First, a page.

When you arrive by train at Milan's central station be prepared to be stunned by the incredible scale and grandeur of the building. The station is housed in a great glass archways, that stretch all along the station building. The station was started in 1912, and finished in 1931 by architect Ulisse Stacchini. It is interesting to note that although there are hints of the rationalistic and functional style that was popular in this era, the exterior of the station is actually a showy collection of sculptures, friezes, marbles, mosaics and ceramic panels. To expect the Milanese to be functional just because it was the fashion of the time would be like expecting a cat to jump willingly into a bath.
Stazione Centrale di Milano is a very interesting piece of architecture. Although begun before WWI, it was not completed until the early 1930s under Mussolini. It is therefore a blend of Art Nouveau and Art Deco styles primarily, with a fair amount of Mussolini's neo-Roman elements and synbols thrown in. The result is fascinating visually and is interesting for the symbolism of Mussolini's regime. Many may criticize the building's symbols and propaganda role as heavy-handed, or its blocky Art-Deco appearance. However, I think this fails to recognize the stunning appearance of the building, its architectural singularity, its historical significance, its value as a blend of Art-Nouveau/Art Deco styles, and the interesting use of Roman symbols in this setting. At the very elast, the building has value as a remnant of history, and one that can provide a fair bit of information about what image Italy's rulers were terying to present, much the same way that Agustus's Ara Pacis in Rome does. Regardless of what one thinks of the Fascist regime, or of this particular type of architecture, therefore, the world is a richer place with this building.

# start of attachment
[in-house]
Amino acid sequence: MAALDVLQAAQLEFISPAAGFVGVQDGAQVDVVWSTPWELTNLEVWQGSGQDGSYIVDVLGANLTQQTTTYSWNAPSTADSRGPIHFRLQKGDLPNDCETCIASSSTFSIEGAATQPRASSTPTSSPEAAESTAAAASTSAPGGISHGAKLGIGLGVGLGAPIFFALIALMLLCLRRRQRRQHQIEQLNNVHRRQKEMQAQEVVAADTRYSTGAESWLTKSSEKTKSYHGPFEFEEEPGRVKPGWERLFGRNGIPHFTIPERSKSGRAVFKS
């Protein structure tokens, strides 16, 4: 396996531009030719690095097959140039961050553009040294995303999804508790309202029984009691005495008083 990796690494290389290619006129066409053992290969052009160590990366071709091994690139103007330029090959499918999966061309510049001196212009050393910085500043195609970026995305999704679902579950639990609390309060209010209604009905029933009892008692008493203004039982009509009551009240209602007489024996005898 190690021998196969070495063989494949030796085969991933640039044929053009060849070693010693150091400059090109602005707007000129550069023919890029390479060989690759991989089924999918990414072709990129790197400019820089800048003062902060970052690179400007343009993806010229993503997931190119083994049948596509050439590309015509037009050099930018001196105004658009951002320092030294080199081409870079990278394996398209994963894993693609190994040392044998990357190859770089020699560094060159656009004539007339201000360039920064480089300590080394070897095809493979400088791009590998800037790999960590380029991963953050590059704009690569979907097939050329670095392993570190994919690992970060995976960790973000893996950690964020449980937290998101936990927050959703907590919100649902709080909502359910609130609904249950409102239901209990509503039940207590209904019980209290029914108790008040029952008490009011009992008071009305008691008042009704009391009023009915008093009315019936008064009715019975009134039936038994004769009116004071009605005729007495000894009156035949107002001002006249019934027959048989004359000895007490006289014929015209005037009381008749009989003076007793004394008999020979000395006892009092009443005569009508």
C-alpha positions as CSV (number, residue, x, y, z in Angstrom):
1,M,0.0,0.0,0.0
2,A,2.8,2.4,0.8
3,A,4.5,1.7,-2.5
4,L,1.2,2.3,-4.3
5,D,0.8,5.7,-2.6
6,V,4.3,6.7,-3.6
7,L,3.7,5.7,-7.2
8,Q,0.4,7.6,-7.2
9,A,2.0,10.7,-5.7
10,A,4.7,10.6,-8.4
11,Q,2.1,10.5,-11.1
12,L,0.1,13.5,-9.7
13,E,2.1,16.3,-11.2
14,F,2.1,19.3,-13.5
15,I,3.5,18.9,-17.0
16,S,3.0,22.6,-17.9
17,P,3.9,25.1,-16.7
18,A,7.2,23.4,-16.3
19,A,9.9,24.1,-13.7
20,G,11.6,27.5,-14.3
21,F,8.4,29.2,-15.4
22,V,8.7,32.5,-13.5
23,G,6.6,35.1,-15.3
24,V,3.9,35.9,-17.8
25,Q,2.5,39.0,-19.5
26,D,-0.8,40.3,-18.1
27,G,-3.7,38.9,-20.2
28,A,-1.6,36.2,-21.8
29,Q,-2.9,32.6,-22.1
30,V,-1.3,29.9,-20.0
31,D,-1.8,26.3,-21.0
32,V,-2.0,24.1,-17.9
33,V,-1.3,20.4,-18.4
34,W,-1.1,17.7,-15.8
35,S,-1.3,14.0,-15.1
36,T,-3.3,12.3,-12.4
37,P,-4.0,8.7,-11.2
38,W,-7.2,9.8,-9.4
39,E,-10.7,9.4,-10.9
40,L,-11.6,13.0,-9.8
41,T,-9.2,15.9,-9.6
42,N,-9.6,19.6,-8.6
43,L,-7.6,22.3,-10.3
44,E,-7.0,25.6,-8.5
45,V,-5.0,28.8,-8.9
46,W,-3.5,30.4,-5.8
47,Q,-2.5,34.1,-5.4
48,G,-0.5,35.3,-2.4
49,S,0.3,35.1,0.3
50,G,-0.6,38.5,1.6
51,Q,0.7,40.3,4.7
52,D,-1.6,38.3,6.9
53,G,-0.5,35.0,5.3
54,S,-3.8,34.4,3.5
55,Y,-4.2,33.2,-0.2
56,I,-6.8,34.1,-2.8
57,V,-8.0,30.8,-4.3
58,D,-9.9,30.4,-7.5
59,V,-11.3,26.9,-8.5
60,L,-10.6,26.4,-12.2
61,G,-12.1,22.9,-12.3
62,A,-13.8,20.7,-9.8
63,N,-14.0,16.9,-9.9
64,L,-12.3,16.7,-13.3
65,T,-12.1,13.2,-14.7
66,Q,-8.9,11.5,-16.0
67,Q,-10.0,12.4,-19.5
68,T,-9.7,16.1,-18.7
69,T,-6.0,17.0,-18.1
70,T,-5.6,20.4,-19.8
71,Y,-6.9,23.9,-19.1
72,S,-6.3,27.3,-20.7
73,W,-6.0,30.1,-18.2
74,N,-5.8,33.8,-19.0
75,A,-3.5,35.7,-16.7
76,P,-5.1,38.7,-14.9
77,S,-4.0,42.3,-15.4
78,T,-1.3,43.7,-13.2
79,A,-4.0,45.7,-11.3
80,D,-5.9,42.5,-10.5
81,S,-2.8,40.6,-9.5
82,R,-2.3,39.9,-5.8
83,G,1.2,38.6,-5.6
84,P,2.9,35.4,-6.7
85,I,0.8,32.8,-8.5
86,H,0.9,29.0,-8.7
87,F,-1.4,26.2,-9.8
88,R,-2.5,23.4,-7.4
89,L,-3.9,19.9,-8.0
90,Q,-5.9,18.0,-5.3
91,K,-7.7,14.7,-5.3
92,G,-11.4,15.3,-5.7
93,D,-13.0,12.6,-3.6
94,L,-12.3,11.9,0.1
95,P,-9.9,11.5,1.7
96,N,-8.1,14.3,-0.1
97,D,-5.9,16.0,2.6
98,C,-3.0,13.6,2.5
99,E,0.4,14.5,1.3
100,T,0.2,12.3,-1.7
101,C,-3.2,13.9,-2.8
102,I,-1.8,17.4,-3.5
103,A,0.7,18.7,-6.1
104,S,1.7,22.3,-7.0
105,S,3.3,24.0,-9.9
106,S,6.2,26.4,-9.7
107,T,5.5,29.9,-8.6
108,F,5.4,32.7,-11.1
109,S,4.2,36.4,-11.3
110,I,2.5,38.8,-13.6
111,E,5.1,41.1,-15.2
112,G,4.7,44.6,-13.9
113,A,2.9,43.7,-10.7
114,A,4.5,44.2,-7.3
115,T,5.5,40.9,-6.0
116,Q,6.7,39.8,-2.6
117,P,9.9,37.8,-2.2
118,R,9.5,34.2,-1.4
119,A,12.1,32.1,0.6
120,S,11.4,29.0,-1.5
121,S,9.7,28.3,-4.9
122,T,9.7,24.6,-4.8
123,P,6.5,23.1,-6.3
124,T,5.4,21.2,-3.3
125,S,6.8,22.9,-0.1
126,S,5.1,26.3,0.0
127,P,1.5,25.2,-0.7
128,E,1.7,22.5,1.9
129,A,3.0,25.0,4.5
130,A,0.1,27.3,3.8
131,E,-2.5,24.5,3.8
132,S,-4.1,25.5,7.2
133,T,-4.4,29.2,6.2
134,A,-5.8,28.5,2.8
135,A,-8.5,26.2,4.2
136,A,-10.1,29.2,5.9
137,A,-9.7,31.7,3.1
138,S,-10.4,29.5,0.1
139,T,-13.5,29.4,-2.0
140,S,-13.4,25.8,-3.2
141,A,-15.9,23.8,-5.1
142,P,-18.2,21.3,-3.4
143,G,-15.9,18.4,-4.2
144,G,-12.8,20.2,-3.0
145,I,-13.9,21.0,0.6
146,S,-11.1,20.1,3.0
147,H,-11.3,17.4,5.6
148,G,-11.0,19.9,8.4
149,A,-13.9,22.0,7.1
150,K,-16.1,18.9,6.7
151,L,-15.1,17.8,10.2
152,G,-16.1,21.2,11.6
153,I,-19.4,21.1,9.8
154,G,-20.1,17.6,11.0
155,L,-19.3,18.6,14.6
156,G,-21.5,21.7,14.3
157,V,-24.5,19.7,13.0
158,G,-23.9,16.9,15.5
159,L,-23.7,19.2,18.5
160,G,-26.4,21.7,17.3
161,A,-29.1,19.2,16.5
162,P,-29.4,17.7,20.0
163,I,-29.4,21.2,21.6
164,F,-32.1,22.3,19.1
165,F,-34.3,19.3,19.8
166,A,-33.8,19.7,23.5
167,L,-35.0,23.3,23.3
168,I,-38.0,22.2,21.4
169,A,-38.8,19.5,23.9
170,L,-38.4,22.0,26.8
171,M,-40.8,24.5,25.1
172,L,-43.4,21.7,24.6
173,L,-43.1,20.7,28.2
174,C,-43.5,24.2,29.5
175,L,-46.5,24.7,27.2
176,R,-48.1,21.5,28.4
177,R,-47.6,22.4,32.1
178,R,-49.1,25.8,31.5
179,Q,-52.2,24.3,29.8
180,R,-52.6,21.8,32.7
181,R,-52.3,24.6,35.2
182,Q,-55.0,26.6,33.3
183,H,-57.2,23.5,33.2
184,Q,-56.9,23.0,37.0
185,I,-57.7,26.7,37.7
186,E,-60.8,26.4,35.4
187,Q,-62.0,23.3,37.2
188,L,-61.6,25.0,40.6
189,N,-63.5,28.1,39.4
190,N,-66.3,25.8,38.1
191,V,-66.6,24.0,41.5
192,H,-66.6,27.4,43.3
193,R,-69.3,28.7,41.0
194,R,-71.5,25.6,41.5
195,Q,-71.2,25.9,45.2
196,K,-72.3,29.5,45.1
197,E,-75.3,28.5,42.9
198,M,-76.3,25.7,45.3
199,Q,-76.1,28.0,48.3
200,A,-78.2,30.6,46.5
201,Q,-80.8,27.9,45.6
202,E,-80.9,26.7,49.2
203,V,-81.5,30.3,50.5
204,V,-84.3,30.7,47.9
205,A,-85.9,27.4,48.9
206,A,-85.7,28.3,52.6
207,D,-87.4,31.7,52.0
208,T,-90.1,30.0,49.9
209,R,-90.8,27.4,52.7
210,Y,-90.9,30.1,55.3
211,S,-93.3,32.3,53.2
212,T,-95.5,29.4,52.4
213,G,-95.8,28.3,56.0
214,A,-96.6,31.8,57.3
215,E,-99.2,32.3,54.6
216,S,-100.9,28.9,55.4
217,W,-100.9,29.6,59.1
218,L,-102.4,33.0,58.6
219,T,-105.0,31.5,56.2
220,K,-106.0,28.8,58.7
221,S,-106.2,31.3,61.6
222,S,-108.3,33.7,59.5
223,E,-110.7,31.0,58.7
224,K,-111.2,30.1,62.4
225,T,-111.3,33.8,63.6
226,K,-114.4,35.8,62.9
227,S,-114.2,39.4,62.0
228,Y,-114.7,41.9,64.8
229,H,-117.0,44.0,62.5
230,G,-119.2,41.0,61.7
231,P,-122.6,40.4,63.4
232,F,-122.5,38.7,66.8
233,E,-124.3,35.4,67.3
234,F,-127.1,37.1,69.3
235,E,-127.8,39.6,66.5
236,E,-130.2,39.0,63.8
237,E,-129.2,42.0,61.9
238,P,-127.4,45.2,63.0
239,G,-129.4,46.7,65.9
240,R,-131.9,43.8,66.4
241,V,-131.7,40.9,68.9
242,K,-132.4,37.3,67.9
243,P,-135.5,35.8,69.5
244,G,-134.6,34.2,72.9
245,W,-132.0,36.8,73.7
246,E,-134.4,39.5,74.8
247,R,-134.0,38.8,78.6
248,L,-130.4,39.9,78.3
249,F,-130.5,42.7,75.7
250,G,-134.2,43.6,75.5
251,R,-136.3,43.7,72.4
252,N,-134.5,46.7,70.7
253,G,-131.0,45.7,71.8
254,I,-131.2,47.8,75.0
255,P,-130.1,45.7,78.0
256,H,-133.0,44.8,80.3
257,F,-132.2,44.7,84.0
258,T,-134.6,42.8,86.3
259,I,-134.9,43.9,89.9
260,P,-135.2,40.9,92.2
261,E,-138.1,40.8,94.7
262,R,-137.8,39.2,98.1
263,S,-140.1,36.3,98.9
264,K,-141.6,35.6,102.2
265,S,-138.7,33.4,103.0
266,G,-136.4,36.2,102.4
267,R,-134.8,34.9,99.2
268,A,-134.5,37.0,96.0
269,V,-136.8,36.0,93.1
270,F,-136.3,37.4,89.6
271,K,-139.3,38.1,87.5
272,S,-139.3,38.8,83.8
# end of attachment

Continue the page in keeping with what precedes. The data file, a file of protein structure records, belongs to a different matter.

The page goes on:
It is also a common point of entrance to the city, so it is easy to see.
There are some interesting things on the high walls – like in this picture we have the 12 signs of the Zodiac….